Brace yourselves for likely Medicaid cuts

Despite all the press coverage of healthcare reform, there's a real dearth of cold, hard facts. Of course facts tend to be less exciting than the rhetoric du jour, but in the company trenches, it's facts that make the difference. So we were surprised to see a little anticipatory number-crunching in Pharmaceutical Executive. Even though the final reform bill is far from hashed out, some of the political winds are clear. And it's those winds that will affect the way pharma does business as early as next year, with or without overall reform.

Heather Whipple, a research director at Health Strategies Group, wrote the analysis of probable Medicare and Medicaid changes, and from a drugmakers' profit-oriented perspective, they're none too pretty. Minimum Medicaid rebates are likely to increase from average manufacturer price minus 15.1 percent to minus 23.1 percent, Whipple predicts. And those rebates are likely to be extended not only to the commercial health plans delivering Medicaid--a.k.a. Managed Medicaid--but also to the 9.6 million folks who used to get their drugs via Medicaid but now do so via the less-stringently-discounted Medicare.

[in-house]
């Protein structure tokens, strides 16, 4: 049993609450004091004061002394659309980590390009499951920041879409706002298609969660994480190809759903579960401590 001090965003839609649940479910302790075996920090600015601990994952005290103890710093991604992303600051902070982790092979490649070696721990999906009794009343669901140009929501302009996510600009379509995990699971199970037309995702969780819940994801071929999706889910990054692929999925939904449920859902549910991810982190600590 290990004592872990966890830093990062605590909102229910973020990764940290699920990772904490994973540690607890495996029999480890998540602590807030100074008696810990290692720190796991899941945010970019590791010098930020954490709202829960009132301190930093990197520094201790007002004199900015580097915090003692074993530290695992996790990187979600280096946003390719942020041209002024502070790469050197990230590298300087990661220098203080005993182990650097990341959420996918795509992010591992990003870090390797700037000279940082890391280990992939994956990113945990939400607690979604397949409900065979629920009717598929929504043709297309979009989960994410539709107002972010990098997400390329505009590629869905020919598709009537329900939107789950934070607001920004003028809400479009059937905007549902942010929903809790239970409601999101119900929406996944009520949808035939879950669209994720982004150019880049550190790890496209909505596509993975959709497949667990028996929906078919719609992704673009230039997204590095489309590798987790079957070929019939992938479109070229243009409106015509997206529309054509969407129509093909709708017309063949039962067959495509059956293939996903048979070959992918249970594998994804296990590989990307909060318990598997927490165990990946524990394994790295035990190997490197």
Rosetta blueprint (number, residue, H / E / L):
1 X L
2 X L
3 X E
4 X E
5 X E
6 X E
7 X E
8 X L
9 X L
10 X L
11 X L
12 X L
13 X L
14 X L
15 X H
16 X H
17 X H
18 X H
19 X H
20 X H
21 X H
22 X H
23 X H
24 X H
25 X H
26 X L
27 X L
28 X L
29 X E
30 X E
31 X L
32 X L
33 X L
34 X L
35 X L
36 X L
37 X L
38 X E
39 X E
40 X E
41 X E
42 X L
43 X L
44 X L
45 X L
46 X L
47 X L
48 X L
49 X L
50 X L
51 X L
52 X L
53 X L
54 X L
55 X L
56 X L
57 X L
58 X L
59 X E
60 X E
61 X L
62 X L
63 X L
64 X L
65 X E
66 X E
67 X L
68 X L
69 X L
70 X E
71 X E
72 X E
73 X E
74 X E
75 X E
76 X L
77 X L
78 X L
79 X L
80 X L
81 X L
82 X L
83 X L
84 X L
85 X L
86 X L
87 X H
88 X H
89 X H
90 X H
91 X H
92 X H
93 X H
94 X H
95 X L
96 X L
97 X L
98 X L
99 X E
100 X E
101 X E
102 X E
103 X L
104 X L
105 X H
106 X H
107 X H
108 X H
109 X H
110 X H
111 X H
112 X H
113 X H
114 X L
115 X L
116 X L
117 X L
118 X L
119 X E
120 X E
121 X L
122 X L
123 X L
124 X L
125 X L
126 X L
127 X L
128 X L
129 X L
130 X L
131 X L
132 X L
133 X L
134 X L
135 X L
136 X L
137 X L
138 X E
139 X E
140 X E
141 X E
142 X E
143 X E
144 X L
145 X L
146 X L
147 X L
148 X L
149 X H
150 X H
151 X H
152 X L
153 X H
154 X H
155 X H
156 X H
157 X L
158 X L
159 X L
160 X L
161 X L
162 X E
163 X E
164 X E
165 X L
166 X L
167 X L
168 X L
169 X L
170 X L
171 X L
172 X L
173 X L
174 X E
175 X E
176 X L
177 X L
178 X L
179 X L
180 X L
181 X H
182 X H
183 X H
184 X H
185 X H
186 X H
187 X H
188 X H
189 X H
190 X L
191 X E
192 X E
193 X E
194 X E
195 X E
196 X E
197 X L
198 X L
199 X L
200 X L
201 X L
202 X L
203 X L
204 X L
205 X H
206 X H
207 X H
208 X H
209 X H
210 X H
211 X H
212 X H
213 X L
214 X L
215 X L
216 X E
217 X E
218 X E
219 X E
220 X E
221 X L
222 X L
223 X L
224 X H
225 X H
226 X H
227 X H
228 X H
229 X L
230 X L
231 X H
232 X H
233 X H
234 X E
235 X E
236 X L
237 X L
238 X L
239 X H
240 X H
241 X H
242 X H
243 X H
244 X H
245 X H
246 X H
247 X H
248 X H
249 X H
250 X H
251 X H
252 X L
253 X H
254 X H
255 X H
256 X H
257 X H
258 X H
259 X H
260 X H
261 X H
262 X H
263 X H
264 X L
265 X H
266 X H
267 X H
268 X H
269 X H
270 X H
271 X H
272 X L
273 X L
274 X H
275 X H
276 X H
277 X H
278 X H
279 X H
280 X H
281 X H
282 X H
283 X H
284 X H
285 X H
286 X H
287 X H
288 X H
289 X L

Meanwhile, Medicare Advantage plans are likely to ask for deeper discounts; after all, if Medicaid-style rebates apply to private-sector Managed Medicaid, then why wouldn't insurers ask for the same for their Medicare patients? And, Whipple predicts, commercial health plans will also push for bigger discounts. Drugmakers can always say no to these folks, however, so we can expect plenty of hardnosed negotiation on both sides.

And by the way: the Medicaid changes are likely to come down the pike even if overall reform falls apart. Pharmaceutical companies should expect to feel an additional squeeze in Medicaid in 2010," Whipple writes, "as it is a nearly a foregone conclusion that Congress will increase the mandated minimum rebate in Medicaid regardless of its success or failure implementing broader healthcare reform." Forewarned is forearmed.

- read the PharmaExec piece